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“Test yourselves to see if you are in the faith; examine yourselves! Or do you not recognize this about yourselves, that Jesus Christ is in you— unless indeed you fail the test.” —2 Corinthians 13:3-5
Remember when I told my mom I wasn’t going to church or looking for a new one, and she asked, “Are you still a Christian?” I was annoyed at the question, but I need to revisit it. My adopted grandma says, “You don’t have to go to my church, but you do have to go to my god.” So I ask: Have I gone to God recently? Is my heart still there? Is there a Google Maps app that can tell you how far away you are from God? (First person to say The Bible gets punched in the face.)
From what I told you I believe, things get cold sometimes. Things get dry. But the relationship is not dead. Living things have been frozen solid, but cold does not mean dead. Anyone who didn’t know my background might look at my relationship… frosted, unmoving, and deathly still… and deduce with good reason that it is dead.
If my mom sees someone call themselves a Christian while living below the expected standard, she’ll say, “But they’re not a real Christian though.” Ma might snatch that membership card away quick if you don’t pay your dues. Continue reading
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In Part 1, I detailed how Robin’s death worked to free me from shackles I didn’t even know I was wearing. That would have been good enough. But there was one more gift… inside a gift inside a gift, like a Russian nesting doll.
It began as a reunion with an estranged friend while at the hospital. Paris* and I hadn’t had a good conversation in years. After her divorce, she left the church we all co-founded together in a cloud of petty rumors, resentment, and hurt. I didn’t know any better, so I let her drift tacitly away.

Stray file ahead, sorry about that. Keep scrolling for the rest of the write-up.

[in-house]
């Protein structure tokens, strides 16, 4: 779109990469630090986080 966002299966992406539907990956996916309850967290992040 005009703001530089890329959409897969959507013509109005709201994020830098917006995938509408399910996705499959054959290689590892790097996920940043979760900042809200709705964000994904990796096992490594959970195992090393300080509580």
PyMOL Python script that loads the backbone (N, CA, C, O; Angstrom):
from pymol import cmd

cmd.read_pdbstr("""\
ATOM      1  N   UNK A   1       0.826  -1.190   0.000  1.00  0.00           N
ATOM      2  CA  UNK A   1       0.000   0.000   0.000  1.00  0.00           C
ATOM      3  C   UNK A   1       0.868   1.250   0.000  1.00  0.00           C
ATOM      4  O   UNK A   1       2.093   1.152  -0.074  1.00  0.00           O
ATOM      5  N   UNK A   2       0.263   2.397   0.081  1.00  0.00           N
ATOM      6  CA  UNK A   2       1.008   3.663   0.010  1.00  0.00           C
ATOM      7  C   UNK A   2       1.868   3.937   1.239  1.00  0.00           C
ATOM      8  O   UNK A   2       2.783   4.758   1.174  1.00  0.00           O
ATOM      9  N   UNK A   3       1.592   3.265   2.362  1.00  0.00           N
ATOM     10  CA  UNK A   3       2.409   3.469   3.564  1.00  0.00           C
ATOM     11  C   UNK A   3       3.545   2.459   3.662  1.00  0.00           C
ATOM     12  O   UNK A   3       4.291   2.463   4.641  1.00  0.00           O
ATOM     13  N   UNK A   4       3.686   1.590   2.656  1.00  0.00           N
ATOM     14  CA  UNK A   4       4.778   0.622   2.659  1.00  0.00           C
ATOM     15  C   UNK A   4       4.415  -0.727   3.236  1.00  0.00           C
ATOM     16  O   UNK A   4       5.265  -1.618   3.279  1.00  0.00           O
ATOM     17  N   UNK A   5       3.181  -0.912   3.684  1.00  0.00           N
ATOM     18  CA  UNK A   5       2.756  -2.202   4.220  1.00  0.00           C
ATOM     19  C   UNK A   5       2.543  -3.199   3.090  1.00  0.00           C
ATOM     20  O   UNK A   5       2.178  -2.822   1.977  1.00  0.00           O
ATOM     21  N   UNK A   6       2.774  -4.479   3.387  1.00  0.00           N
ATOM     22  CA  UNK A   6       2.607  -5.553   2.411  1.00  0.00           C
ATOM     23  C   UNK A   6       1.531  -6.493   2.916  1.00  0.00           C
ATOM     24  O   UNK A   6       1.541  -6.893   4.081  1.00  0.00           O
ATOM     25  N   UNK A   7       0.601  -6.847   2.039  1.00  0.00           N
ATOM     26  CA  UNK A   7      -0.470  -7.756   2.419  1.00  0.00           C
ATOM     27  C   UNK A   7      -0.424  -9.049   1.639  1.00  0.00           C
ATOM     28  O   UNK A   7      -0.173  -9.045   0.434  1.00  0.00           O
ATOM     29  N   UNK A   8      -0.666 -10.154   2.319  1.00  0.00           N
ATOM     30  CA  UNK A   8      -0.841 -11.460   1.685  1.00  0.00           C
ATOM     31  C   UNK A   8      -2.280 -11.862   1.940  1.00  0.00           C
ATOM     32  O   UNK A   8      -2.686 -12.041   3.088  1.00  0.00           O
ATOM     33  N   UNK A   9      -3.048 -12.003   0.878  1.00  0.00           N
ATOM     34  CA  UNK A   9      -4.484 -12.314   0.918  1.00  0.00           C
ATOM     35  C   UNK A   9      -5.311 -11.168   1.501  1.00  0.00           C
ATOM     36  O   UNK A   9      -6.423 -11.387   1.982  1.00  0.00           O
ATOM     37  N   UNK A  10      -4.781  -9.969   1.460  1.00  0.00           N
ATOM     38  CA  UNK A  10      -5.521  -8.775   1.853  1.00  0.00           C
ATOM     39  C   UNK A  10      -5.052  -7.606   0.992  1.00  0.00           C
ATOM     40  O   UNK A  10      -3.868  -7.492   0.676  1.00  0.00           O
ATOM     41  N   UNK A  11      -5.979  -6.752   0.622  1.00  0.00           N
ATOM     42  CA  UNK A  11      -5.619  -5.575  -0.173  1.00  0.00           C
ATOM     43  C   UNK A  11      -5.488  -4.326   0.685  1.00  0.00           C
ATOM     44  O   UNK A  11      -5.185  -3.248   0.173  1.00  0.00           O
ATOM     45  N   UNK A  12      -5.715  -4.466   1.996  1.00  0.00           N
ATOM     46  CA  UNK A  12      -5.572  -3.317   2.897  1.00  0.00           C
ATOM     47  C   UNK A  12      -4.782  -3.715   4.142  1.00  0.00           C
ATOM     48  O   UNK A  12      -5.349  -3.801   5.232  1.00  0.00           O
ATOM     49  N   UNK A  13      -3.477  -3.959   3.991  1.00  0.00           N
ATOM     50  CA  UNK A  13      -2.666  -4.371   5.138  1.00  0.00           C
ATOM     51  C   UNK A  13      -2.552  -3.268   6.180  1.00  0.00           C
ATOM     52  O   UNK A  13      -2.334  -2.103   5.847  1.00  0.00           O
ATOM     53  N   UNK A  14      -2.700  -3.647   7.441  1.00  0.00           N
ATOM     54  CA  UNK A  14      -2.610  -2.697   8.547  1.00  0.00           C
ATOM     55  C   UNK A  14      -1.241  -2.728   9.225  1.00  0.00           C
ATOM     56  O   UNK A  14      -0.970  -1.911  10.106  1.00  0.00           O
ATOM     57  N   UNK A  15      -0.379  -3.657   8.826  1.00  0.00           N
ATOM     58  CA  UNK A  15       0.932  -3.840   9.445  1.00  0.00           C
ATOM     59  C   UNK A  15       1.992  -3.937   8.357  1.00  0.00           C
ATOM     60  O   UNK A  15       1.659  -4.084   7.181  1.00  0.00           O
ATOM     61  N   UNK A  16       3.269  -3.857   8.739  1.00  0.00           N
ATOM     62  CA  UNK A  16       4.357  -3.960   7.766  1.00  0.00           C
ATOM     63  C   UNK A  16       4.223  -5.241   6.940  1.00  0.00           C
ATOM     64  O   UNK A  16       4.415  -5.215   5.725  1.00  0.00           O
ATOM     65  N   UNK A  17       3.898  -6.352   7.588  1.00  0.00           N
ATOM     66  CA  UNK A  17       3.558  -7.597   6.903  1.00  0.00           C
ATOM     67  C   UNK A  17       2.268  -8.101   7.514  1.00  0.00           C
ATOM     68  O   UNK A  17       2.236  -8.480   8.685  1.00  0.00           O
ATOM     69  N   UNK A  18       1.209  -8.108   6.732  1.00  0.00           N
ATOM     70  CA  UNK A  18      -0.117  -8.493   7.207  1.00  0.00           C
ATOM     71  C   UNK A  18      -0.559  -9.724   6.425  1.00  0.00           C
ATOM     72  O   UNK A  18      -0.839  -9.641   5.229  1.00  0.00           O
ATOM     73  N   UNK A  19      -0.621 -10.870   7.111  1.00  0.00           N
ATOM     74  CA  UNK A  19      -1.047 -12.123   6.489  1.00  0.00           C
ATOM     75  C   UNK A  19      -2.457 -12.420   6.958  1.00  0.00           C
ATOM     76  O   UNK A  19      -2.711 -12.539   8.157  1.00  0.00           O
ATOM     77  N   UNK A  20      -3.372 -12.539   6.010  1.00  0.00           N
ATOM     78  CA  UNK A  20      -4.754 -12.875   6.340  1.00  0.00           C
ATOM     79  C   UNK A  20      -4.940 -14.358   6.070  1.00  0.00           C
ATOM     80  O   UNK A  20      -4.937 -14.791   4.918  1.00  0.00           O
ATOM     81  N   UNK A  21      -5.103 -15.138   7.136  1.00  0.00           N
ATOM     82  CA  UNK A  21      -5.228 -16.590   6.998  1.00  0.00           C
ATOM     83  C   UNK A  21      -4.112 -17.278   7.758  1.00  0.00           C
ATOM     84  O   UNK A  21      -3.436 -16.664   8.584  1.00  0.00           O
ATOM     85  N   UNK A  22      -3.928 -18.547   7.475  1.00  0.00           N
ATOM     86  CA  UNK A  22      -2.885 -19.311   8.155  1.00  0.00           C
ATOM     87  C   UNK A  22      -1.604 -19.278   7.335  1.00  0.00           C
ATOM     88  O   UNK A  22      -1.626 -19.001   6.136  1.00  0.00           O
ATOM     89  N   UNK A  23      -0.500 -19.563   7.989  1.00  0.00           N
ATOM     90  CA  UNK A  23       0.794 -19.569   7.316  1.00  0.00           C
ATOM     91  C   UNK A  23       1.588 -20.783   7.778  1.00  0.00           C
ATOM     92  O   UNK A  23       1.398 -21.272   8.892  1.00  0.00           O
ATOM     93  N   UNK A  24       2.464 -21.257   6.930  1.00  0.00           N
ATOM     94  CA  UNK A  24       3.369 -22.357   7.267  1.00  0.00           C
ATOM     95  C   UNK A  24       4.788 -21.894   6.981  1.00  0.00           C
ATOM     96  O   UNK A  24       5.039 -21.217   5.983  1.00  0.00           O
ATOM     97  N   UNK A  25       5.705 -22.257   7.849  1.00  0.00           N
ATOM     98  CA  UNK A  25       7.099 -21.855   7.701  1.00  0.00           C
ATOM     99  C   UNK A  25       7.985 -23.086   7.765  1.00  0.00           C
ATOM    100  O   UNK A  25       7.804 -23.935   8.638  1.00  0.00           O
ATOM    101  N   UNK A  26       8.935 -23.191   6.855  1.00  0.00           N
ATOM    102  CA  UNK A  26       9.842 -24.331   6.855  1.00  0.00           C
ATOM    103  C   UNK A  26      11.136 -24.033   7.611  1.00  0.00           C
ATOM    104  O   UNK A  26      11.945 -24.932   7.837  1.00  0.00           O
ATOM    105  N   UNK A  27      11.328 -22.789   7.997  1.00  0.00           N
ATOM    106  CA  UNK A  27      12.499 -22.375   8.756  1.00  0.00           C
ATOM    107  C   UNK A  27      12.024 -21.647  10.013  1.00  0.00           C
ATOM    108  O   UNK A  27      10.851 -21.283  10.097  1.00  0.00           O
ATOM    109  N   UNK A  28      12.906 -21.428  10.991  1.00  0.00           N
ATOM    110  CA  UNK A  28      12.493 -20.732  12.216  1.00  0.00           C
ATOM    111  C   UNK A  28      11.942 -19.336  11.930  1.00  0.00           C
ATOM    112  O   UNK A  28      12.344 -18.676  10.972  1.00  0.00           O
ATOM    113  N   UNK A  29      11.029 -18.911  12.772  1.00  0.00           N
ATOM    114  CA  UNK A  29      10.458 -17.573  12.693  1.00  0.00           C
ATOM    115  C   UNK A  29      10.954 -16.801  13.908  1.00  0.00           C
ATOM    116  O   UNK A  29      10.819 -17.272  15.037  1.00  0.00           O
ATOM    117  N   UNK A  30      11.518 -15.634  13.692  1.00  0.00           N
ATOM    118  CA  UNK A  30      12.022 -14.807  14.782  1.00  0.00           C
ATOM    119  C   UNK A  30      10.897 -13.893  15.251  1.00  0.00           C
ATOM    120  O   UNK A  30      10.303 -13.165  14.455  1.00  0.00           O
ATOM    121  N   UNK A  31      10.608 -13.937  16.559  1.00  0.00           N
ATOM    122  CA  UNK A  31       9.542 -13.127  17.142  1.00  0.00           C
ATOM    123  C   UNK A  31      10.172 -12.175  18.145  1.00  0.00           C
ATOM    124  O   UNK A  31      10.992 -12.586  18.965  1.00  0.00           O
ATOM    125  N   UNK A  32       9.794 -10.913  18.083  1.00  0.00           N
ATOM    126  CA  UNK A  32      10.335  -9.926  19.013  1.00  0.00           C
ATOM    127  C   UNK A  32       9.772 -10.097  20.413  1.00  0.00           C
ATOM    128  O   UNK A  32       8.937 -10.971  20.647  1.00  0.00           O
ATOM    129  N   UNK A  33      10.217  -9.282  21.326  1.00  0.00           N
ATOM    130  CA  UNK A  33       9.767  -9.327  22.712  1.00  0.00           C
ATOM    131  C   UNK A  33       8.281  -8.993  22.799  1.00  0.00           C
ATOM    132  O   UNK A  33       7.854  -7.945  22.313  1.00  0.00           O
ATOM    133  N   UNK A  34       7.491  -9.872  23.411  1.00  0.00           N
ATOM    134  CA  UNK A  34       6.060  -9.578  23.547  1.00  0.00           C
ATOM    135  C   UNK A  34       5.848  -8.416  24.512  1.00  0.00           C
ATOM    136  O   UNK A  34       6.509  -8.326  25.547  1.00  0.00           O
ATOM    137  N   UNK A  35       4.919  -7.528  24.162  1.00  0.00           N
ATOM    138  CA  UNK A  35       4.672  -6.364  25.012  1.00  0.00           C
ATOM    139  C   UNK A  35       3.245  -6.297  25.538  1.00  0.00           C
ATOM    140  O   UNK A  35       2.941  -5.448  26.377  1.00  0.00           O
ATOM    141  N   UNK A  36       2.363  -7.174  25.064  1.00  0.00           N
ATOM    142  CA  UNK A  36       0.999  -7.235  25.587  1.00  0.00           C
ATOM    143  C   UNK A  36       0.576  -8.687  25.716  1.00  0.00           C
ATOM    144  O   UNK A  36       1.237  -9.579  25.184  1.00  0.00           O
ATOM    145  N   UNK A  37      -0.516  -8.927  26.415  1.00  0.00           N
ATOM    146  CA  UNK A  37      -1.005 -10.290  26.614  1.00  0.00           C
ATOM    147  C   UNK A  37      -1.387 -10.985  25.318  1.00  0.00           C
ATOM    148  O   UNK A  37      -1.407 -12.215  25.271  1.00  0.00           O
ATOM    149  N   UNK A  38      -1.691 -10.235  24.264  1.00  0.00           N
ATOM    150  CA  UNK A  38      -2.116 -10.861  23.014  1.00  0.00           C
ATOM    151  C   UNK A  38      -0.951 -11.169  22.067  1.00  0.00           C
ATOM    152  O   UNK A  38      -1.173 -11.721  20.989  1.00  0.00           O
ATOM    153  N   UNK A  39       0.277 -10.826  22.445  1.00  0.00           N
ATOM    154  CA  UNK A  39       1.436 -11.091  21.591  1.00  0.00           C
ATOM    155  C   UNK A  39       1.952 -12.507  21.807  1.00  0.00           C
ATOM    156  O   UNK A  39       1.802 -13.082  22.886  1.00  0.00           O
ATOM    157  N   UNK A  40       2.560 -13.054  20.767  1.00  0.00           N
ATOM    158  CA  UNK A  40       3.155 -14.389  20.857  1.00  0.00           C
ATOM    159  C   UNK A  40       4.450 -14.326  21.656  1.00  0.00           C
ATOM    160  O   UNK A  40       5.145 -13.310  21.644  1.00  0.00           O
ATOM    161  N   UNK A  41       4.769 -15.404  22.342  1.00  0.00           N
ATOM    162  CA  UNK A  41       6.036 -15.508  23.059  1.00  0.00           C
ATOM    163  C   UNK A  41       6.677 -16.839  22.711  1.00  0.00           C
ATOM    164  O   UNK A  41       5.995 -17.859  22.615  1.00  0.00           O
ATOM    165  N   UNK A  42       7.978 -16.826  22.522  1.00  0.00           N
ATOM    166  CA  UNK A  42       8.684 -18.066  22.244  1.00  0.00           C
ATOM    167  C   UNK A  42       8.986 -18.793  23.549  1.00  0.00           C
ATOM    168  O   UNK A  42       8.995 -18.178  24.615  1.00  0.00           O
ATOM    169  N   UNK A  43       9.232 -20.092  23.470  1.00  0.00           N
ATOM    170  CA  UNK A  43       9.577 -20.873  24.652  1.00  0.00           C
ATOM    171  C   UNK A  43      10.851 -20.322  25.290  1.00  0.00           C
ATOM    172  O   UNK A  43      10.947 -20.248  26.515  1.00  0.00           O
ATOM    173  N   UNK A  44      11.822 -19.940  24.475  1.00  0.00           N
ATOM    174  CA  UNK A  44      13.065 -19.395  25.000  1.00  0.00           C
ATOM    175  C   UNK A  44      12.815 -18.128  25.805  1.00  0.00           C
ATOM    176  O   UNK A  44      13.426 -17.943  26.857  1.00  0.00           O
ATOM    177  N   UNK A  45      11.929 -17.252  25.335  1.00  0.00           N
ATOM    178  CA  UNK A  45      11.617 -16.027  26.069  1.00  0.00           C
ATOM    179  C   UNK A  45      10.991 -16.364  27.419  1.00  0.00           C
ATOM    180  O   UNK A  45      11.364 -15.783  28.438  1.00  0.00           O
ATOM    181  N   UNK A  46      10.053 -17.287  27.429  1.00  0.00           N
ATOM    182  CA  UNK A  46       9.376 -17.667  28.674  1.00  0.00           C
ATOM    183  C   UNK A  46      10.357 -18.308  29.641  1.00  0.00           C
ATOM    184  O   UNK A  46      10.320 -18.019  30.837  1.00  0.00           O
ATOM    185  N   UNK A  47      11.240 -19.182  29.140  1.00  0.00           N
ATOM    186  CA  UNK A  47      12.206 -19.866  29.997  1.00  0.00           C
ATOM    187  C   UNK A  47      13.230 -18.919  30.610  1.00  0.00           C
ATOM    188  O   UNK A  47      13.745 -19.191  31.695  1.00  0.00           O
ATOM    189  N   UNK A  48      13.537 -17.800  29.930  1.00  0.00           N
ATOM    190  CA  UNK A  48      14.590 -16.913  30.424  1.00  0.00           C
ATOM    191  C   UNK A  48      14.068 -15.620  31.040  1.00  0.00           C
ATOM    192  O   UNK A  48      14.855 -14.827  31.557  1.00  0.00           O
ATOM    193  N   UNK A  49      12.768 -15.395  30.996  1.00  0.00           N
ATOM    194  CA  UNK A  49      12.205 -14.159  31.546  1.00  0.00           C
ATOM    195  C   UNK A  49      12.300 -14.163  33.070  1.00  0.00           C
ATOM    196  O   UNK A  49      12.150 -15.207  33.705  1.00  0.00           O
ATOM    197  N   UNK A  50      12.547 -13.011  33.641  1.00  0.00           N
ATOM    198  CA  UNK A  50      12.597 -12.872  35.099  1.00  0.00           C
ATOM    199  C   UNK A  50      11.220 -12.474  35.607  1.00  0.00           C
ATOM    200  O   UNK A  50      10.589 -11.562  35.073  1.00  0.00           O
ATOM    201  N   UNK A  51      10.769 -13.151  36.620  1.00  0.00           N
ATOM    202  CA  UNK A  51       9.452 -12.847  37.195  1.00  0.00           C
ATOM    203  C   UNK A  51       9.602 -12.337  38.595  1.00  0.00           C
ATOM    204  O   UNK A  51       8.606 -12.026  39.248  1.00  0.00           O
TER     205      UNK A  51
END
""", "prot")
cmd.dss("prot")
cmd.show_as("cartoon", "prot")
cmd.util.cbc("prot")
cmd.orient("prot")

But the time of reckoning had come for us both. I was at the hospital because of an unspoken promise to Robin. And Paris had a crippling fear of anything to do with death. While sitting around a hospital bed, we caught up, laughed, prayed, worshipped, and watched Robin’s breath go from shallow to imperceptible.
The memorial was beautiful. No casket. Just portraits of Robin proudly perched on easels. It was harrowing though. Afterward, we were emotionally rubbed raw. Paris asked me for a ride home, so we could enjoy a comfortable silence. Continue reading
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God is not my mother. The two are not the same. They’re different. They are different.
Jesus was born in Bethlehem some two-thousand odd years ago, not Bakersfield in the 1950’s. Most depictions show him as a white man with a mellow expression and Clairol-ad-worthy hair. Not a black woman with luxuriously extended eyelashes, high cheekbones, café au lait skin, and a shy, affable smile.
They are not one and the same. It took years of work to convince myself of this. And it seems the maintenance on this work is never done. Continue reading
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During one of my weekly crisis phone calls, one of my friends suggested I pray the Lord’s Prayer. She emphasized the “your will be done on Earth as it is in Heaven” part explaining that I would be inviting in God’s perfect will for my life. Wait. Whose perfect will? Not mine? Are you sure it’s perfect? (This has been a point of contention in the past.)
I used to be afraid to pray the blank check prayer. “Lord, I will do anything you want. Have your way with me.” I just knew God would send me to Africa to be a missionary to poor children. Black and proud as I am, I have never wanted to go to Africa. My motherland is California. And missions do not turn me on at all. I’m also not a fan of poverty. Or children.
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Whenever I visit my hometown, my mother does not let me leave until she prays for me. It’s always been that way since the mid-80s when she got good and saved. That means whether dropping me off at elementary school or releasing me to the freeways so I could get back home to Los Angeles, it’s still the same thing. I would have to pad my travel time by about 5 or 10 minutes for Mom.
There is a very singular way her hand shakes when Mom prays for me. It’s not violent, or over the top. It’s just the slightest bit stronger than the magnitude felt when you lean against the dryer on its final spin cycle. It’s actually kind of relaxing. In any case, I can see it coming on as she reaches up to place her hand on my forehead.
If I didn’t know her well, I might think it was a put-on to dramatize the prayer. That’s no act. It’s been consistent throughout, which gives it credence. Fakeries reveal themselves over time.
These days, I moonlight as a skeptic. But I wonder about that. There must be something real to it. And I wonder what it is. Continue reading